Port of Los Angeles Adopts $2B FY23/24 Budget

Written by Carolina Worrell, Senior Editor
Aerial view of the San Pedro Bay Port Complex in California. (Photograph Courtesy of Port of Los Angeles)

Aerial view of the San Pedro Bay Port Complex in California. (Photograph Courtesy of Port of Los Angeles)

The Los Angeles Board of Harbor Commissioners on June 7 approved a $2 billion Fiscal Year (FY) 2023/24 annual budget for the Port of Los Angeles, calling for “increased investment in Port operational and public-access infrastructure, as well as support for a range of industry leading sustainability and decarbonization initiatives.”

After experiencing sharp declines in cargo volumes in FY 2022/23 due to “inflationary pressures and an overall slowdown in global cargo,” the Port says it forecasts modest gains in the fiscal year starting July 1. As a result, the approved budget predicts a 5.1% year-over-year increase to 8.9 million TEUs (Twenty-Foot Equivalent Units) in FY 2023/24.

According to the Port of Los Angeles, the budget includes total operating revenues of $652.9 million, an 8.6% increase over the FY 2022/23 forecast. Shipping services are expected to make up the bulk of operating revenues at 73.3%, followed by rentals at 15.1%.

Supporting daily operations of the Port, the plan’s FY 2023/24 operating expenses are estimated at $372.4 million. Expenses include funding for supply chain efficiency enhancements; facility and infrastructure maintenance; public safety related to goods movement; property and tenant services and management; cruise center operations; and environmental and sustainability programs, among other activities.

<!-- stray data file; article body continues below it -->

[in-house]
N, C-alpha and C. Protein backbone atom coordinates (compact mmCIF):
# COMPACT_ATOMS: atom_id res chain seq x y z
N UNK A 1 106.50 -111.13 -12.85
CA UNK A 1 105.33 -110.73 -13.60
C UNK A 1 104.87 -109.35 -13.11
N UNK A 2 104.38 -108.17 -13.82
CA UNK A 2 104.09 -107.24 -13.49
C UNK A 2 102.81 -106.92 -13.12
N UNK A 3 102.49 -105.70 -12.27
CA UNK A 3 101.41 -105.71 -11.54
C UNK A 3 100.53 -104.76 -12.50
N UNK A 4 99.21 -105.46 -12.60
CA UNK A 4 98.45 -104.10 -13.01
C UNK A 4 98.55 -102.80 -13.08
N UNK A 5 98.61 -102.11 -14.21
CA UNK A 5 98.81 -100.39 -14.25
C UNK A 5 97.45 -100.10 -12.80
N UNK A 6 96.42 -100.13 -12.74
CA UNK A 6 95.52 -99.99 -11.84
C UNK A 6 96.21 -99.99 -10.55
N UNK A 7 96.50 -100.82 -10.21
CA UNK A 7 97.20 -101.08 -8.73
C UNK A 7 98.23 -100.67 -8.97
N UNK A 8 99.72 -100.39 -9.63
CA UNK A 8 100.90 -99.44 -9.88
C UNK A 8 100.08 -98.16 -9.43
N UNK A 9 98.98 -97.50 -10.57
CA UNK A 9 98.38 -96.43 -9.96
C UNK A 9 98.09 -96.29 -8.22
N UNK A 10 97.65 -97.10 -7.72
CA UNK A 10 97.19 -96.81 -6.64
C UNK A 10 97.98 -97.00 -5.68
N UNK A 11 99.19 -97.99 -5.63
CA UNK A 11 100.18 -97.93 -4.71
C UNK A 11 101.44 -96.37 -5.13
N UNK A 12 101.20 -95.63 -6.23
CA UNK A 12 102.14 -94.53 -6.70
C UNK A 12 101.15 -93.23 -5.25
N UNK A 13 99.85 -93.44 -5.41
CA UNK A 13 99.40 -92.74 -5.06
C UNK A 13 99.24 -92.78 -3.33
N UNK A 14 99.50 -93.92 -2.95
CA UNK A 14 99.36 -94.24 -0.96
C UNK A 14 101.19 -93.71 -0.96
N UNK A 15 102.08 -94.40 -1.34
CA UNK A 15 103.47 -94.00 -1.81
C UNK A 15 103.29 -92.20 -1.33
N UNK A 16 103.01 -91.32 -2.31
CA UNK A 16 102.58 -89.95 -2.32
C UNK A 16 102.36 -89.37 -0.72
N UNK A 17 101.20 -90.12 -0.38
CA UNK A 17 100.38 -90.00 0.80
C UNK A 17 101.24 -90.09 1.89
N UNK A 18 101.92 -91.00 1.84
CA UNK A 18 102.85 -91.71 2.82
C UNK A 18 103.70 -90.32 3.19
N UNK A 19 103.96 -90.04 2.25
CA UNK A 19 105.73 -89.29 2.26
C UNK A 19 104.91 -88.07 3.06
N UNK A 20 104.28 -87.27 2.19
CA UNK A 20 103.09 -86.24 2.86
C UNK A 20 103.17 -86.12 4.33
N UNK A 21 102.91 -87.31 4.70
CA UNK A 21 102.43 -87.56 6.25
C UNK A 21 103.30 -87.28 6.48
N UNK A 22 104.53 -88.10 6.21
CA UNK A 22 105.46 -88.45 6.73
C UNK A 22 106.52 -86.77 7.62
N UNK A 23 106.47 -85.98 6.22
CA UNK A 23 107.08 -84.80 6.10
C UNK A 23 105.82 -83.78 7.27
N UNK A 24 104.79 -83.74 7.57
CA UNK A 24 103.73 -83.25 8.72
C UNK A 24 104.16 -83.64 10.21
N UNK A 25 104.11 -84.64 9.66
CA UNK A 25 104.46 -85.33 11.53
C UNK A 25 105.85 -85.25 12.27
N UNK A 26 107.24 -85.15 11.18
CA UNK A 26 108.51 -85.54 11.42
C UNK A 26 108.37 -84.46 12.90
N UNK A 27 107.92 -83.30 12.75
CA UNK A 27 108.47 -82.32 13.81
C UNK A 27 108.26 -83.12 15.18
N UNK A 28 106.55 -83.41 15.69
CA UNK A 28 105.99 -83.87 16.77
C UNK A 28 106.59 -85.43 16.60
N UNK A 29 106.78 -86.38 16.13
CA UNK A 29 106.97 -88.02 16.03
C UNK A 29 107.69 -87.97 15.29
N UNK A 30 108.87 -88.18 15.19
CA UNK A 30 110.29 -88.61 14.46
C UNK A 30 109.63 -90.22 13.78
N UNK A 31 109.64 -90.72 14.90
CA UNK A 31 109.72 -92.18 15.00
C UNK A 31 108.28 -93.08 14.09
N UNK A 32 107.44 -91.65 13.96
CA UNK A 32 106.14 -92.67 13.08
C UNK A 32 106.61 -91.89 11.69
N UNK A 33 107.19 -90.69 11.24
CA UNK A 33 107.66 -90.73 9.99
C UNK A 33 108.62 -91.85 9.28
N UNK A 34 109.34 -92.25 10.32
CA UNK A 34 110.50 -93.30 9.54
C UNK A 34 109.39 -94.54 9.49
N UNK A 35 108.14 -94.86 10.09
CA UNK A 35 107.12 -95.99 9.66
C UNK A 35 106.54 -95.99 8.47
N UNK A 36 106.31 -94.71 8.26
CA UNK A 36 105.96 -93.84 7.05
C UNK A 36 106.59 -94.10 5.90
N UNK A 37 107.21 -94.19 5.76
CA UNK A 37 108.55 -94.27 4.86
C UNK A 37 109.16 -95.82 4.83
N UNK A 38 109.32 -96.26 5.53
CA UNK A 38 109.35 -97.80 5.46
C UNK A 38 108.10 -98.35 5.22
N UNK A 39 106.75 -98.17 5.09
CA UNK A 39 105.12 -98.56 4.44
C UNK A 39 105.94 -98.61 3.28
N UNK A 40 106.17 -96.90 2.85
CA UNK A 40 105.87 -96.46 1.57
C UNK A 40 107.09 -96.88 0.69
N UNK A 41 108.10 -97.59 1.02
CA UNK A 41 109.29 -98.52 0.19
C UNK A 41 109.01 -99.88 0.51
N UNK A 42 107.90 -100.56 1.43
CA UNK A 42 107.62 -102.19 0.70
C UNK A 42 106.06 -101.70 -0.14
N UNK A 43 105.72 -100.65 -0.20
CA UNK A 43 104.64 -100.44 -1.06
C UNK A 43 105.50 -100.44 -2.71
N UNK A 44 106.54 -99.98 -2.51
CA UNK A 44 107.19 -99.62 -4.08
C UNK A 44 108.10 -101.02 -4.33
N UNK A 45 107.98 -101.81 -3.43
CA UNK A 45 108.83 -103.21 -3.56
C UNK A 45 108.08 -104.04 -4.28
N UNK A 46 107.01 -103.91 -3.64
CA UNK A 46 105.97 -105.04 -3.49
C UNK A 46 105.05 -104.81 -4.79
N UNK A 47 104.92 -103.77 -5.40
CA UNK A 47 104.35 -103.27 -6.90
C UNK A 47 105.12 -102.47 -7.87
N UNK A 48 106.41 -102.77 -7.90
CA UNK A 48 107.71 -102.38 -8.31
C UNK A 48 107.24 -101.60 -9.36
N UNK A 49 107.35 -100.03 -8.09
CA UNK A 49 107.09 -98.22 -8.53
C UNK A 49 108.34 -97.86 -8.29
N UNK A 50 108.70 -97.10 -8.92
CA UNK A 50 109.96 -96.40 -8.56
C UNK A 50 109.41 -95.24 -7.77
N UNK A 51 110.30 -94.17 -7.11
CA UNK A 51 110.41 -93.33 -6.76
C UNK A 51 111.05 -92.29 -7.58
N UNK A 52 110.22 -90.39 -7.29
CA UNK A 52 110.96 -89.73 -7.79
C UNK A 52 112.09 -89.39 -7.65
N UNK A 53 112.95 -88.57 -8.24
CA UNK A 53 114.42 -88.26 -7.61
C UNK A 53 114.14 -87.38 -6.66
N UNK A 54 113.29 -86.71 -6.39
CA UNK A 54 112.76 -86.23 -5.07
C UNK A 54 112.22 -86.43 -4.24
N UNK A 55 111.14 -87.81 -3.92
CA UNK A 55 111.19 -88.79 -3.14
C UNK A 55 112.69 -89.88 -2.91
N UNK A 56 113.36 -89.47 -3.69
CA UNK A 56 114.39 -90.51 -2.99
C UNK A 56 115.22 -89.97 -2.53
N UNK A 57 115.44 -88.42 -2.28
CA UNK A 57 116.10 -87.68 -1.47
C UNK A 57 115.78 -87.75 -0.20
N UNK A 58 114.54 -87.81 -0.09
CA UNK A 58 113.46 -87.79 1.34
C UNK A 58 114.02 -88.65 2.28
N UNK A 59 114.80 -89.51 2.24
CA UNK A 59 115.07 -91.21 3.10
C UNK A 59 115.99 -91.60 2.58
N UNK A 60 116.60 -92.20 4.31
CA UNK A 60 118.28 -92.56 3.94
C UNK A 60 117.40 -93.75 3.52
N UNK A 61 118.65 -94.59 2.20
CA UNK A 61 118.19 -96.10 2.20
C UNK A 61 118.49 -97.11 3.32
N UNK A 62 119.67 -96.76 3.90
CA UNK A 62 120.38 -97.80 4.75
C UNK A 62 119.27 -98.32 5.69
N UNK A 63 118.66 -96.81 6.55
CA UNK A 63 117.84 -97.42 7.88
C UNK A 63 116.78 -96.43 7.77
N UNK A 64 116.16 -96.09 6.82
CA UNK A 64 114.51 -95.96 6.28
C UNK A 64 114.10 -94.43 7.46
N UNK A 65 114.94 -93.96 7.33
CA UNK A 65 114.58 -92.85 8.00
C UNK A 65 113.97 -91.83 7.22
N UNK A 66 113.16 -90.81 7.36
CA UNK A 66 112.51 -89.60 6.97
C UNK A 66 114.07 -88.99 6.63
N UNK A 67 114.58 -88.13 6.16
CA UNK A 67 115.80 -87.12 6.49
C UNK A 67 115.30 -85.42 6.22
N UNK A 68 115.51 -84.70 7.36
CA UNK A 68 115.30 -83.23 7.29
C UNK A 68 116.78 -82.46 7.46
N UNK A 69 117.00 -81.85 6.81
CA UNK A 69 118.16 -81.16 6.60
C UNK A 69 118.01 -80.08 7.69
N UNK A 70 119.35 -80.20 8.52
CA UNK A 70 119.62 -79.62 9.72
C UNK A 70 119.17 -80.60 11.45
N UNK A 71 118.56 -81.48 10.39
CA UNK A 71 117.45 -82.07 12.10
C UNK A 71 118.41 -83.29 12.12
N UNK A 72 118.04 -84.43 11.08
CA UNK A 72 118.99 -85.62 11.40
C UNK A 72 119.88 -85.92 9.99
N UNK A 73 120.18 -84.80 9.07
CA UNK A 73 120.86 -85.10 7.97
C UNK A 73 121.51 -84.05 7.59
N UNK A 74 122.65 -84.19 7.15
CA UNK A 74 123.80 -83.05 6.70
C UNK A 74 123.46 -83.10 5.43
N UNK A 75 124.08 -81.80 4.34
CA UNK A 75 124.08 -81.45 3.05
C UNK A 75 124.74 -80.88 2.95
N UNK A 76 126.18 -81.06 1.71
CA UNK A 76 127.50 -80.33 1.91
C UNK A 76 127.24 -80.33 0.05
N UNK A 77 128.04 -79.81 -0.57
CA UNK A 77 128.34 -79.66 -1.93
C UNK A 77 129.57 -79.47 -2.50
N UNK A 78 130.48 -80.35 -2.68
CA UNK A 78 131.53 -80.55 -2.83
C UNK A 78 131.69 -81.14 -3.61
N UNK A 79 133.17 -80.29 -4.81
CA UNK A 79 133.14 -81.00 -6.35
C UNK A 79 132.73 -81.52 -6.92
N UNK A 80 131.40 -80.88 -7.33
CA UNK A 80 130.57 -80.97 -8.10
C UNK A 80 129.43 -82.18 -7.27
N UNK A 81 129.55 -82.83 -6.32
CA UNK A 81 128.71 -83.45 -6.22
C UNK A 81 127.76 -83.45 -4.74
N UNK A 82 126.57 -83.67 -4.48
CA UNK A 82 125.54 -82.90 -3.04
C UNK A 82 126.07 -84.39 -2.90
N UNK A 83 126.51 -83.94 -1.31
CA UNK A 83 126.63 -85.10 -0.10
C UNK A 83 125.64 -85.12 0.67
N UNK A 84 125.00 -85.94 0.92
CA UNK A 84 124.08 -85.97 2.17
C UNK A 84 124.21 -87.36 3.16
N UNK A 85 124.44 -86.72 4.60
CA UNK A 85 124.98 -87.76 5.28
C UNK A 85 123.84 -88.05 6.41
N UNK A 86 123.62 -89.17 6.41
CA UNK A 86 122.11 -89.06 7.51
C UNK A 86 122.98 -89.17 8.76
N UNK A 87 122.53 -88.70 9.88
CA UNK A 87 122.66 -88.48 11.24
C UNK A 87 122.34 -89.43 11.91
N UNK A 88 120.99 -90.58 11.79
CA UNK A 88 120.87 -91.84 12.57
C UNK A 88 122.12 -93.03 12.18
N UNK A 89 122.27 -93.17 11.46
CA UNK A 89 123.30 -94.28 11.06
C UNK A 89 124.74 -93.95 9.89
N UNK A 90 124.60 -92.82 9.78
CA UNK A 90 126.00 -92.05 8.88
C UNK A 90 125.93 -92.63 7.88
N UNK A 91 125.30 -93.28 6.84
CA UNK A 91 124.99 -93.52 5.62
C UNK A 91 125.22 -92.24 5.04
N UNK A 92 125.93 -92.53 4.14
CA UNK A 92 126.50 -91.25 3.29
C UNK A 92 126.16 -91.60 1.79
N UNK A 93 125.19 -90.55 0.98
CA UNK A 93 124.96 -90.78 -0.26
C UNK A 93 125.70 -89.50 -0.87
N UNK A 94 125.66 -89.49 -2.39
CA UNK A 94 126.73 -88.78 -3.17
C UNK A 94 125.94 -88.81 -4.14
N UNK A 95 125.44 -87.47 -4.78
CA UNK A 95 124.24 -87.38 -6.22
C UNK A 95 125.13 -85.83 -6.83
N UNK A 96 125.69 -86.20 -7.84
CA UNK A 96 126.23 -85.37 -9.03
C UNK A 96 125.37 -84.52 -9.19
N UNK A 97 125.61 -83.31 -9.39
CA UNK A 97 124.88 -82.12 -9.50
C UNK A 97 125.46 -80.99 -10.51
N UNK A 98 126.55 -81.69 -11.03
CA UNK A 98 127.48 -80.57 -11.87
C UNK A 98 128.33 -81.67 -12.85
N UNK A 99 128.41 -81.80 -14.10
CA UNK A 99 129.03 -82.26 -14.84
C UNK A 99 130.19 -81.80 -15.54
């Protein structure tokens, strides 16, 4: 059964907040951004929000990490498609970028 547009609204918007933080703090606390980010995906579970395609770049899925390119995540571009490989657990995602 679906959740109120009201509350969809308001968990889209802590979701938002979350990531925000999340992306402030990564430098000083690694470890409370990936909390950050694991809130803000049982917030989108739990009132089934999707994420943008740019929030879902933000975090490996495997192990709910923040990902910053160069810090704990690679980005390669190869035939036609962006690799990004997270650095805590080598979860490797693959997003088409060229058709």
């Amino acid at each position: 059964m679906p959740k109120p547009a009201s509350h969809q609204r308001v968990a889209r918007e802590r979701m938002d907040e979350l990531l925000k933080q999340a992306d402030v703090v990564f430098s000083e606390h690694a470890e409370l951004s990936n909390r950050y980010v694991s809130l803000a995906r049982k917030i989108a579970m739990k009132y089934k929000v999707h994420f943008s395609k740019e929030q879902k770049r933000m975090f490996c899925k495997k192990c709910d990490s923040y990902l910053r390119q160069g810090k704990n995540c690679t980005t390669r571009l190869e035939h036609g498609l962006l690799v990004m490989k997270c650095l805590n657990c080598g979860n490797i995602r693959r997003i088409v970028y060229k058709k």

Major environmental and decarbonization projects supported in the plan include the Clean Truck Fund Rate (CTFR) program, created to “incentivize and support cleaner trucks that serve the Port.” The plan also supports a wide range of zero- and near-zero emission equipment demonstration projects currently under way throughout the Port complex. 

According to the Port of Los Angeles, the plan’s capital budget totals $252.3 million, a 40.6% increase over the previous fiscal year’s forecast. Funds focus on container and cruise terminal modernization, improving transportation in and out of the Port, and public access infrastructure at the LA Waterfront. Through the Port’s Public Access Investment Plan created in 2015, the Port says it has already invested nearly $253.1 million in public-serving infrastructure improvements. Community projects on tap include the Wilmington Waterfront Promenade, West Harbor in San Pedro, the Front Street Beautification Project, and the Avalon Pedestrian Bridge and Promenade Gateway in Wilmington.

The budget plan is projected to create approximately 4,100 direct and indirect jobs (not including Port employees), of which 3,100 are attributable to capital spending, according to the Port of Los Angeles.